Negatives, Old Photos, and Boxes, Oh My!

If that box of photos you have includes some old family photos, you may run into challenges identifying who is in those precious old photos.  One of my grandmothers consistently wrote on the back of photos–names, dates, places–so that they are easily identified every time.  Not all of us are so lucky!  So if it falls to YOU to be the identifier of the names, dates, and places, here are some helps.

Three Resources for Identifying Old Photos

Identifying who is in an old photo can have its challenges, but learning a few tools can help.  There are several great online resources to guide you as you try to identify old family photos.  I’ve listed three here for you, and each one has a link with much more information than the simple overview I’m listing here, so be sure to click around.

Maureen Taylor, The Photo Detective, has a lot of tips and resources, including:

  • how to date old family photographs, with hints on 19th century hairstyles and fashions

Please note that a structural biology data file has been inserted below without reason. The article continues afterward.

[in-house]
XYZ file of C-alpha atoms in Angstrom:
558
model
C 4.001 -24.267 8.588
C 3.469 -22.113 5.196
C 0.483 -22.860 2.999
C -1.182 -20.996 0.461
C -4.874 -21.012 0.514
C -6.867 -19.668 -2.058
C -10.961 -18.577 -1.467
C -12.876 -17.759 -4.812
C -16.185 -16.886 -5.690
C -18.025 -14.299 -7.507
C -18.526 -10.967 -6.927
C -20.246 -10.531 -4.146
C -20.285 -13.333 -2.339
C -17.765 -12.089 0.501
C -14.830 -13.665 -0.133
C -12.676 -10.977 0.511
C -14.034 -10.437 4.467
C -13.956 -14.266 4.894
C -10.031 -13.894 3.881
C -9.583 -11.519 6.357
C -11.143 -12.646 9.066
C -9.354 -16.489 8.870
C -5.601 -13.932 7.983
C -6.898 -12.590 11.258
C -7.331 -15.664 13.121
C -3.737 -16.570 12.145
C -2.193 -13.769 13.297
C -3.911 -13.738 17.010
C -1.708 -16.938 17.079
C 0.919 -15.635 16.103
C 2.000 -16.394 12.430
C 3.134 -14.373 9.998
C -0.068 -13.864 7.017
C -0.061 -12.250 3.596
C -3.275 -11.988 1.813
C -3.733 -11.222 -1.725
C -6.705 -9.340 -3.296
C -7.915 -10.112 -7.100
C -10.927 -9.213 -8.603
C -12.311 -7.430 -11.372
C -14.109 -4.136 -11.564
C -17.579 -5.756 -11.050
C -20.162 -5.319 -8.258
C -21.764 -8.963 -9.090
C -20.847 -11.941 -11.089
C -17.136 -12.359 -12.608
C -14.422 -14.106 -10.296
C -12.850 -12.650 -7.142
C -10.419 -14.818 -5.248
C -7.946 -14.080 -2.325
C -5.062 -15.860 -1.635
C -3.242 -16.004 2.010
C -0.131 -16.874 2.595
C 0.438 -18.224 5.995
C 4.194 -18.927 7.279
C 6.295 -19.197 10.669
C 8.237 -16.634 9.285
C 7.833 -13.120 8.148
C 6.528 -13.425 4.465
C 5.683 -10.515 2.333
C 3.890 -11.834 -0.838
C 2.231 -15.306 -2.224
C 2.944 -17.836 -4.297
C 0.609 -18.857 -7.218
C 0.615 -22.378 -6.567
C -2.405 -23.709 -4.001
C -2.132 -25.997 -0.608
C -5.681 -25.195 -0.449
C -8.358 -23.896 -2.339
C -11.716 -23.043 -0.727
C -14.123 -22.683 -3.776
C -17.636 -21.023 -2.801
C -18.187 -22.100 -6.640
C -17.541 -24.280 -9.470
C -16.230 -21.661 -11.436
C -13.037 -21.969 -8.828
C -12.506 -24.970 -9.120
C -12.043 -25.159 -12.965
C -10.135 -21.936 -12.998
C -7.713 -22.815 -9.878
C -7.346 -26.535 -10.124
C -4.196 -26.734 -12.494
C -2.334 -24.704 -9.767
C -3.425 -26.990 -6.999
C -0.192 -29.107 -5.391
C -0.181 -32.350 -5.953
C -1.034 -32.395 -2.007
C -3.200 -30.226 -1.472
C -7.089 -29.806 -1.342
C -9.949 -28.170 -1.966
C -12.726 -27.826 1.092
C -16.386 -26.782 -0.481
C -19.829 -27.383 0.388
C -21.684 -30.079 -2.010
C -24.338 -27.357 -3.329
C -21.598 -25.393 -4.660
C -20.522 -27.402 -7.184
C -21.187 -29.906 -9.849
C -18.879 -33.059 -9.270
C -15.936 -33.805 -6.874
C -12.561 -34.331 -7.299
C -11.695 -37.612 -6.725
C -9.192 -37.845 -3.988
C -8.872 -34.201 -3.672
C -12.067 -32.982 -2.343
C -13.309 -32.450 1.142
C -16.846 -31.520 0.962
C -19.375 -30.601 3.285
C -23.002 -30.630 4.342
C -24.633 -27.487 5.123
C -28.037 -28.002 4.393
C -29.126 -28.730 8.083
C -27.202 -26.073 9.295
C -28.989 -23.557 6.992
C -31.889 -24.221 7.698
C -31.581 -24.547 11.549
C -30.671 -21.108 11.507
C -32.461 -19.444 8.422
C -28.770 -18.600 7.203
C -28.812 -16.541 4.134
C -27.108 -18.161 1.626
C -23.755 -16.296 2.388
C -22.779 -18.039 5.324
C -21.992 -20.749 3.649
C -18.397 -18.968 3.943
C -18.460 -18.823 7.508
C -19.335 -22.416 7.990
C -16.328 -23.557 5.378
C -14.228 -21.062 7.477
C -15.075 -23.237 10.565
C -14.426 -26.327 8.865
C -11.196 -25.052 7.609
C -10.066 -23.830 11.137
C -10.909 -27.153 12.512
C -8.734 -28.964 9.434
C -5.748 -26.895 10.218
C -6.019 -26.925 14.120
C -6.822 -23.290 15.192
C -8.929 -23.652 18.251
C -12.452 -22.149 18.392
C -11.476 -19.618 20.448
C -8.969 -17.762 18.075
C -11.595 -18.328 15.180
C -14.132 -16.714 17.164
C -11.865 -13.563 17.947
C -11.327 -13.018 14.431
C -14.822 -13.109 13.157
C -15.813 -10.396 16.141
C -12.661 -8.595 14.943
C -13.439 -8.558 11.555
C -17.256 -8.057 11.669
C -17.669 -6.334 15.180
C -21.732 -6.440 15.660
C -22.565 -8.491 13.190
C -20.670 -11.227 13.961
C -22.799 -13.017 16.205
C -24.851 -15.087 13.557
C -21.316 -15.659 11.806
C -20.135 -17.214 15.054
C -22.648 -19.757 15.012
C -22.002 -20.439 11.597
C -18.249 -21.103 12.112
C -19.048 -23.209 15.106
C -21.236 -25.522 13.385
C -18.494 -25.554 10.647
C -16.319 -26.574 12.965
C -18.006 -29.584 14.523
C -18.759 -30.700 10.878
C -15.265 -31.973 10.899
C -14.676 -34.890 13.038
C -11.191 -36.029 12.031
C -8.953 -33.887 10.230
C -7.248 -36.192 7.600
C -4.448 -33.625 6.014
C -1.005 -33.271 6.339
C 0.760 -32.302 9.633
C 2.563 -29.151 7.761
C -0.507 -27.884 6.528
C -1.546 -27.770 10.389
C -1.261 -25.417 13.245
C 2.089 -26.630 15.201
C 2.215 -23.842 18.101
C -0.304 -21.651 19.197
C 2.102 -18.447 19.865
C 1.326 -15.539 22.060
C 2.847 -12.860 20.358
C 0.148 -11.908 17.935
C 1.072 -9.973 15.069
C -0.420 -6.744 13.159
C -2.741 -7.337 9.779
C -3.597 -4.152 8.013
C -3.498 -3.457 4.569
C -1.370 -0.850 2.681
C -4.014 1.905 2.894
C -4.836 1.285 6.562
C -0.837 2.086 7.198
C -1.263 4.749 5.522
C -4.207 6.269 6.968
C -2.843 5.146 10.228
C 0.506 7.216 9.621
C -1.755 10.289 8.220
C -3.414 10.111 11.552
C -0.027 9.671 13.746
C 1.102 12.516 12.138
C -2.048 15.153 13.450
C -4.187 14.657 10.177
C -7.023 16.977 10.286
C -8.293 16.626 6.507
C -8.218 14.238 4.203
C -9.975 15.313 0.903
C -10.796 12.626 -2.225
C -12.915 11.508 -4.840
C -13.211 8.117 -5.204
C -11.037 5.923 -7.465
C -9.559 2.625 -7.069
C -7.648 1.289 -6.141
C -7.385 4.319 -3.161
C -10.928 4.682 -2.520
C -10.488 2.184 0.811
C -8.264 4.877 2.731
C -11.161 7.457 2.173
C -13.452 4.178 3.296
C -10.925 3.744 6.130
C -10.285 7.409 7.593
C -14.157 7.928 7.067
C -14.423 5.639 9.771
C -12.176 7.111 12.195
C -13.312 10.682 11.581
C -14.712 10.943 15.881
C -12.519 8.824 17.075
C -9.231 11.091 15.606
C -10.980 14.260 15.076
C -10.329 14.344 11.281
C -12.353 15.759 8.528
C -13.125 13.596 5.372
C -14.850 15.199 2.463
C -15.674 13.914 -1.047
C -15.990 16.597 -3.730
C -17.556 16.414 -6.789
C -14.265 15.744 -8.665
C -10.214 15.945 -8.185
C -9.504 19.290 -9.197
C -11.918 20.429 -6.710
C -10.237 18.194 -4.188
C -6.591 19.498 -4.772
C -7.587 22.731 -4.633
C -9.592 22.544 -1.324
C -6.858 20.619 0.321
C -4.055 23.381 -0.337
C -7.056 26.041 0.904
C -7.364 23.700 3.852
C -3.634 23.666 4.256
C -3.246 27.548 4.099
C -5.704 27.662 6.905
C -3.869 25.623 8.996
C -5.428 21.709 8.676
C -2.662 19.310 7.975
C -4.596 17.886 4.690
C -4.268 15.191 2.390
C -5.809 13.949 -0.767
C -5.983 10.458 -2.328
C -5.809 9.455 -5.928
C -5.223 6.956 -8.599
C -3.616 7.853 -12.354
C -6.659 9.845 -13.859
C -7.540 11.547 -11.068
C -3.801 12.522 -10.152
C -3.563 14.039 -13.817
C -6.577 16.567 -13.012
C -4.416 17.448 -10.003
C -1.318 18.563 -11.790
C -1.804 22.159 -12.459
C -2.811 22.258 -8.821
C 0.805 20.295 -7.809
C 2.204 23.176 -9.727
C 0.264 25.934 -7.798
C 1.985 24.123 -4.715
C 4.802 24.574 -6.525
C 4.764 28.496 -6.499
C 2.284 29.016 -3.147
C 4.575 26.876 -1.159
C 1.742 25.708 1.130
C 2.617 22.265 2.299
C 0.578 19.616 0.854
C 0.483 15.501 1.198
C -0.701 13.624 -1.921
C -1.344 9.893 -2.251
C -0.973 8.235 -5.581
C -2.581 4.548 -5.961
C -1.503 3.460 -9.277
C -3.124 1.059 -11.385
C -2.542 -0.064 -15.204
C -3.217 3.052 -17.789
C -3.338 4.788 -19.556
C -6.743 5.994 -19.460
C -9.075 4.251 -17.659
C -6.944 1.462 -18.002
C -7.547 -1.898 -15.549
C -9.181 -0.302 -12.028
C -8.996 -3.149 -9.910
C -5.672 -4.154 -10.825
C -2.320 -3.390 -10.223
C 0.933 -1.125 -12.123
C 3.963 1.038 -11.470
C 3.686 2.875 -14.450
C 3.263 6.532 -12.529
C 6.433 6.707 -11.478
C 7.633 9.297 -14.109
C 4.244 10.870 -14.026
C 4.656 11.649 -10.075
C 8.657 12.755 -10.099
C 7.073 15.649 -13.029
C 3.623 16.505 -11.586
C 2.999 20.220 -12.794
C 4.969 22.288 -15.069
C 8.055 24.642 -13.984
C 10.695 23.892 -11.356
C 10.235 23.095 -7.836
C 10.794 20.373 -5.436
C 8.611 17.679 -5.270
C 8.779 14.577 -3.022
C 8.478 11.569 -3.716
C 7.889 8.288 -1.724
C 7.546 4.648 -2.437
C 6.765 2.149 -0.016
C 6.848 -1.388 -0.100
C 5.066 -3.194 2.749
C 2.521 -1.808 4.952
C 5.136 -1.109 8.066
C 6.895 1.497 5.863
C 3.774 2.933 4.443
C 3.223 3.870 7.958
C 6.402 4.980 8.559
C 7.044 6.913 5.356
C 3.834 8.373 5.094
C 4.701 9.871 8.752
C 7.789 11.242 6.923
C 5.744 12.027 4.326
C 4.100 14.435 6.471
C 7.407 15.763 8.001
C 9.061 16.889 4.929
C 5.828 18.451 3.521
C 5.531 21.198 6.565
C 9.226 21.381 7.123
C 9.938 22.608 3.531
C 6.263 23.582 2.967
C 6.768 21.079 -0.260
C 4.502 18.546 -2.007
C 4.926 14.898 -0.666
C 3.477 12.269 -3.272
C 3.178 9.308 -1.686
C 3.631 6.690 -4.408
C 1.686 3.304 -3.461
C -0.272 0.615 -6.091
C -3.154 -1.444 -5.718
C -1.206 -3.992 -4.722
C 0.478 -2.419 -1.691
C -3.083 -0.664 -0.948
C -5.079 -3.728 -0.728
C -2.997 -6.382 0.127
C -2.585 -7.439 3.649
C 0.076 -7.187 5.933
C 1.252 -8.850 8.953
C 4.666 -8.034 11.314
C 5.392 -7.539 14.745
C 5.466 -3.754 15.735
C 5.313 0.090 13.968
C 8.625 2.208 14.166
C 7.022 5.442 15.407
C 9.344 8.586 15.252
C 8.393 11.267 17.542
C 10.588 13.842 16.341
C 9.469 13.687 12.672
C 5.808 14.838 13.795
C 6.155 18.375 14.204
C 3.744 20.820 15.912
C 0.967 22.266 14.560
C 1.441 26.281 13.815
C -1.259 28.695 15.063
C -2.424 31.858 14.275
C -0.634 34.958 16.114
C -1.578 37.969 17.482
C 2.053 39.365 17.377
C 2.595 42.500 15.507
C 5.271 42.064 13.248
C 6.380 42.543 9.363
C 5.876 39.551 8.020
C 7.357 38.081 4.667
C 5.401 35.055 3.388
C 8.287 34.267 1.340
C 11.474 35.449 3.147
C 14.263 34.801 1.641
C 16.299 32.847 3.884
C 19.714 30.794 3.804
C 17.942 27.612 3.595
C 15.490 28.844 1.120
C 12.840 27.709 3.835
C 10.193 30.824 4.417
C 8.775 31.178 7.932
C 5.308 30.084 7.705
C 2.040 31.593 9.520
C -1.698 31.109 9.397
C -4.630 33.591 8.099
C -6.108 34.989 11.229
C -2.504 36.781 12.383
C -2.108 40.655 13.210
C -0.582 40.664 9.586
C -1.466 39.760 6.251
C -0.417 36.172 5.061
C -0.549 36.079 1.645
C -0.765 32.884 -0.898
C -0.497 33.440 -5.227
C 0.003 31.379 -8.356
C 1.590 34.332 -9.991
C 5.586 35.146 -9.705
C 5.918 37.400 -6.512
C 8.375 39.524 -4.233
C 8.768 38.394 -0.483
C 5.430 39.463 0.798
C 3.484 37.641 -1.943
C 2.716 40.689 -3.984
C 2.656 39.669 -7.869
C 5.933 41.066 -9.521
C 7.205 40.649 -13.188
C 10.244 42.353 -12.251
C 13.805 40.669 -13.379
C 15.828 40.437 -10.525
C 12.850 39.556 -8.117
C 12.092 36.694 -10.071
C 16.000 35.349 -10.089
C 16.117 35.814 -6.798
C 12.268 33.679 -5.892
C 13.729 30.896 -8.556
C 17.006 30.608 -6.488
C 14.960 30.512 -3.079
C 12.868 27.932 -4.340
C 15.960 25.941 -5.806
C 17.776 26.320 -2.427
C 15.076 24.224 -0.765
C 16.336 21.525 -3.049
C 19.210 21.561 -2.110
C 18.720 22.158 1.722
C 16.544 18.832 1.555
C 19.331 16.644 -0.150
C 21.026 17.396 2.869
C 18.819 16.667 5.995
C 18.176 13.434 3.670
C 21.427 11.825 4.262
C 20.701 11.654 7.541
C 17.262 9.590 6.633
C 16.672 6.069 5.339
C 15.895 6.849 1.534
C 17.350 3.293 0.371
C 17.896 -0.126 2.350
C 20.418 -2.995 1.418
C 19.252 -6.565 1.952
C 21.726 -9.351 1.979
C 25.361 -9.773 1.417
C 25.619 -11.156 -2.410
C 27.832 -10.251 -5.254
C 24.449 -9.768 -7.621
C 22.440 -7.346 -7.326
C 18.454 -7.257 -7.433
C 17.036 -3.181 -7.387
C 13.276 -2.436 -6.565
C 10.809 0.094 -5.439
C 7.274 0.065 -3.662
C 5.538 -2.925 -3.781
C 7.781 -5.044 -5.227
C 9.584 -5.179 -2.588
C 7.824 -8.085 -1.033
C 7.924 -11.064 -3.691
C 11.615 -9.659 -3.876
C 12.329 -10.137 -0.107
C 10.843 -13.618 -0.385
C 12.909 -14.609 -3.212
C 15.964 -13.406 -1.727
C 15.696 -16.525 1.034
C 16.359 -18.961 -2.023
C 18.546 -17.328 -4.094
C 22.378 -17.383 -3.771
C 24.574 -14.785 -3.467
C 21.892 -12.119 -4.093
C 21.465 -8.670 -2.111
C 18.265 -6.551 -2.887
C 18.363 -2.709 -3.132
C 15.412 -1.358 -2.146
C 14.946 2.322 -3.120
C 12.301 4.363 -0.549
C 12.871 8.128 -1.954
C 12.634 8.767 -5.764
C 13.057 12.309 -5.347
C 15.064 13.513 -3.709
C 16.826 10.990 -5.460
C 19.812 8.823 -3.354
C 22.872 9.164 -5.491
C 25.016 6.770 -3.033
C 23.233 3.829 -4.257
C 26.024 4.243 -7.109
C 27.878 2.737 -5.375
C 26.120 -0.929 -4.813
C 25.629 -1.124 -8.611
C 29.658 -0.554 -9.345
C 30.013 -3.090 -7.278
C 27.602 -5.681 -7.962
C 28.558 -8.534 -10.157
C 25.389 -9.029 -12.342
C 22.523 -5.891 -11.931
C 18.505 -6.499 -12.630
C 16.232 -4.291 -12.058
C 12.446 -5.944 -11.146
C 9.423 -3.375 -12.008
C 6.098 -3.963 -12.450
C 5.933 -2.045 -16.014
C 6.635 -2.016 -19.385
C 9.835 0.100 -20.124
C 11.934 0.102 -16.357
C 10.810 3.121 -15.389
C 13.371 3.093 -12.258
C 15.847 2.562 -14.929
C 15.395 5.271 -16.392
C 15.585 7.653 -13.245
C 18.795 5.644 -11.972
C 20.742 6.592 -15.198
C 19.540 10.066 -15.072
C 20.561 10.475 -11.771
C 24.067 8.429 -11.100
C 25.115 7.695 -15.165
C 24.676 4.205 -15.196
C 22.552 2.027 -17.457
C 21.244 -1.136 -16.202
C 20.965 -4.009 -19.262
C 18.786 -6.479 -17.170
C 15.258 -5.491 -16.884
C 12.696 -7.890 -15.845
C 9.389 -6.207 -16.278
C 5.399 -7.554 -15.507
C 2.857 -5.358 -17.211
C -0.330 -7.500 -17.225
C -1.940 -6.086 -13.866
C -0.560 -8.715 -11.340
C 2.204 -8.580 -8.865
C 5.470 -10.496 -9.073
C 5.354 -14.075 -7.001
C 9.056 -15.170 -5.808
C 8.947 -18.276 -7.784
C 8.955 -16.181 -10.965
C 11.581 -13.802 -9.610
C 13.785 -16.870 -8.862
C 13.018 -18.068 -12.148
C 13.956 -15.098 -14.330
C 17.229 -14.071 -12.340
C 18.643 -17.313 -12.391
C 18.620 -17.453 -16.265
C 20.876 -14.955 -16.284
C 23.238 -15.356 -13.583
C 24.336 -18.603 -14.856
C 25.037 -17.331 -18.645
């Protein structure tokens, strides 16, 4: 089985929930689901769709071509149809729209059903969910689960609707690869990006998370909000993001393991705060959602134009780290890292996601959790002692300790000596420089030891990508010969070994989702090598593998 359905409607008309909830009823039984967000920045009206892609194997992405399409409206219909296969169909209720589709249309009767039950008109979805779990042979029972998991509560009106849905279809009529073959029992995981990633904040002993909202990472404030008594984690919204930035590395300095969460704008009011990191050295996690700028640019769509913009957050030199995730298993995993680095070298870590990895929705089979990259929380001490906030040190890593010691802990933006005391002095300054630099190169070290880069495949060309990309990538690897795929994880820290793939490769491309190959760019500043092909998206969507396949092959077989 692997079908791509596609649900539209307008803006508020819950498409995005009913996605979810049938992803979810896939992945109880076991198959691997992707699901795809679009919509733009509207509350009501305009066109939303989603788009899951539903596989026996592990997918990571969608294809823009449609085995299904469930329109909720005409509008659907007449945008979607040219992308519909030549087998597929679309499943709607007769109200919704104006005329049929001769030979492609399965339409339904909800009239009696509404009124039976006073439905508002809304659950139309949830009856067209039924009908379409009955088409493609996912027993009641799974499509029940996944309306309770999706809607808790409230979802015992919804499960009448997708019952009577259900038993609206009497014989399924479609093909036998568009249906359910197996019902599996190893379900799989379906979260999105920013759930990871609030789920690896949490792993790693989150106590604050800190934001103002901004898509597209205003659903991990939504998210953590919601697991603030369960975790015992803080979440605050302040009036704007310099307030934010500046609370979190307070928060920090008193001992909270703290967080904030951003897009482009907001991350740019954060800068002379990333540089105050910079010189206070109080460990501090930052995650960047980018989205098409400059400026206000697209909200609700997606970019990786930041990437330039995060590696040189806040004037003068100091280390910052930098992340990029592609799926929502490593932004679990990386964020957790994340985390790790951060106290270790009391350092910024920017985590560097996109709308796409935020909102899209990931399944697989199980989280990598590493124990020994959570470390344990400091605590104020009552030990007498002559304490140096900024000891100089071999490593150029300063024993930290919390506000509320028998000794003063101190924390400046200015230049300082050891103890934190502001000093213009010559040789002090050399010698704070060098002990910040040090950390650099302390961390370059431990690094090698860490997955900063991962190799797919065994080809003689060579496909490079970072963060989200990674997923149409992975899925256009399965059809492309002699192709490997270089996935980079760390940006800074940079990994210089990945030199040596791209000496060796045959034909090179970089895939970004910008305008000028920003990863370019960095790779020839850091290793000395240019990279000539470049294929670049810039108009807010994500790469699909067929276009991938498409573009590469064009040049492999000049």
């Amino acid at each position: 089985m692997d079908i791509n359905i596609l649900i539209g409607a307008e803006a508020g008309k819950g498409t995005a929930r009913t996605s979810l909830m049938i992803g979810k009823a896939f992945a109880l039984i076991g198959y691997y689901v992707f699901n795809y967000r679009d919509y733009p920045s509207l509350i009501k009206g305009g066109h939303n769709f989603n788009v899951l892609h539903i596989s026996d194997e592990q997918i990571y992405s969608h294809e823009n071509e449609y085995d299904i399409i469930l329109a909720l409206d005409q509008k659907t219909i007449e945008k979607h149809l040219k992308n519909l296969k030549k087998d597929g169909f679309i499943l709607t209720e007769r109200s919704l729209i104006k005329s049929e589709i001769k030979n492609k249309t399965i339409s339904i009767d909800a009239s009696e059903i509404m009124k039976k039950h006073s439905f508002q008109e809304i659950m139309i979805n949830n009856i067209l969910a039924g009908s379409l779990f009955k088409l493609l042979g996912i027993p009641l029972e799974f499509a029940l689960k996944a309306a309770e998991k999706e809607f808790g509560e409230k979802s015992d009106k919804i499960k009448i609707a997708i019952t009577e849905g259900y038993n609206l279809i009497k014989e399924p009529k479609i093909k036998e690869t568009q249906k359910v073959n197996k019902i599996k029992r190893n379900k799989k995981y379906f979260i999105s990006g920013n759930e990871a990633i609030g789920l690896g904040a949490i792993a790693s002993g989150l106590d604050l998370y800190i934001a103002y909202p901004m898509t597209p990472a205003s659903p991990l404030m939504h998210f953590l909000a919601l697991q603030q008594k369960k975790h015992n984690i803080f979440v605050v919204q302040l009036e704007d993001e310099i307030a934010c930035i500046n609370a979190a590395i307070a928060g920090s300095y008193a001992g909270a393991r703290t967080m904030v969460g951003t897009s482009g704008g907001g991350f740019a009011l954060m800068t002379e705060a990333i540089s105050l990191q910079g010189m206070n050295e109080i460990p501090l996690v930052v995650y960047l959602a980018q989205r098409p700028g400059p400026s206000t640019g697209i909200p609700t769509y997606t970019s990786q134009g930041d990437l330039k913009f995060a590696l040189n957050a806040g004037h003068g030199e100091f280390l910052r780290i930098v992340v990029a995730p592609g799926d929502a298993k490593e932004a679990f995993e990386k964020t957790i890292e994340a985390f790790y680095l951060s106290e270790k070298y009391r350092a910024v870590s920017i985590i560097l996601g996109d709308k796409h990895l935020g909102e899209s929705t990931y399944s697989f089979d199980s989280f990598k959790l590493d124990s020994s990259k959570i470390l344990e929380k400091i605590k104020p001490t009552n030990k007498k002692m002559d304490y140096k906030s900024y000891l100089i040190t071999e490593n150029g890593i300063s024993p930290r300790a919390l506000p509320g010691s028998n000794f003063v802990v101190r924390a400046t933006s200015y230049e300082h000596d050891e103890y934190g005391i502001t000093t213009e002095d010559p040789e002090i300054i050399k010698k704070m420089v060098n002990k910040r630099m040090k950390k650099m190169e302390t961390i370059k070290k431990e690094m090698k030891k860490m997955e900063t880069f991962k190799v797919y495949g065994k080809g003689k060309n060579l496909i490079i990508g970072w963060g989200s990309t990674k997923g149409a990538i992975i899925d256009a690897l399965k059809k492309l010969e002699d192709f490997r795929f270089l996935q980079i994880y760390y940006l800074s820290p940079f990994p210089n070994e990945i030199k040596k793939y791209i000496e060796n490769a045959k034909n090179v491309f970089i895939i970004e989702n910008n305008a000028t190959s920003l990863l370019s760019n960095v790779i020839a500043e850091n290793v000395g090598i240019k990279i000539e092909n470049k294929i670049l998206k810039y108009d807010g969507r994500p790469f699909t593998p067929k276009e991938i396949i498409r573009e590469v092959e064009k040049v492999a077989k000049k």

• how to identify family photos
  • how to identify Civil War photos

AncestralFindings has some thorough information and steps about:

  • how to date old photographs
  • how to identify people in them

Here are 5 steps from ThoughtCo for help identifying people in old family photographs:

  1. identify the type of photograph
  2. identify the photographer
  3. look for clues in scenes and settings
  4. look for clues in hairstyles and clothing
  5. use your current knowledge as a resource

They’re Identified.  Now What?

First, write.  After identifying who is in the photo, write it down.  Your notations will be helpful to you as you look at the photo again in the future, but it obviously also helps other people who wouldn’t otherwise know who is in the picture.  When you write, include any necessary details, such as where you got your information or how you identified the person.  If you are guessing, be sure you write that as well.  If you use clues to guess at a date (such as hairstyles and clothing as mentioned earlier), give a date range and acknowledge your guess by writing something like “probably 1920s” or “around 1850-1860.”

Second, preserve.  It’s important to get this treasure out of the box where you found it.  It can’t stay there.  Although printed photos can last upwards of 200 years, the condition in which the photo is preserved strongly contributes to its longevity.  Photos should be protected from light and dust and heat using acid-free, lignin-free products.  (If you don’t know what that means, that’s okay.  Most products you can buy these days for preserving photos are that way.  If you’re using photo albums from the 70s or 80s, though…  Don’t.  Acids in the pages will eat up the photo!)

A Protective Home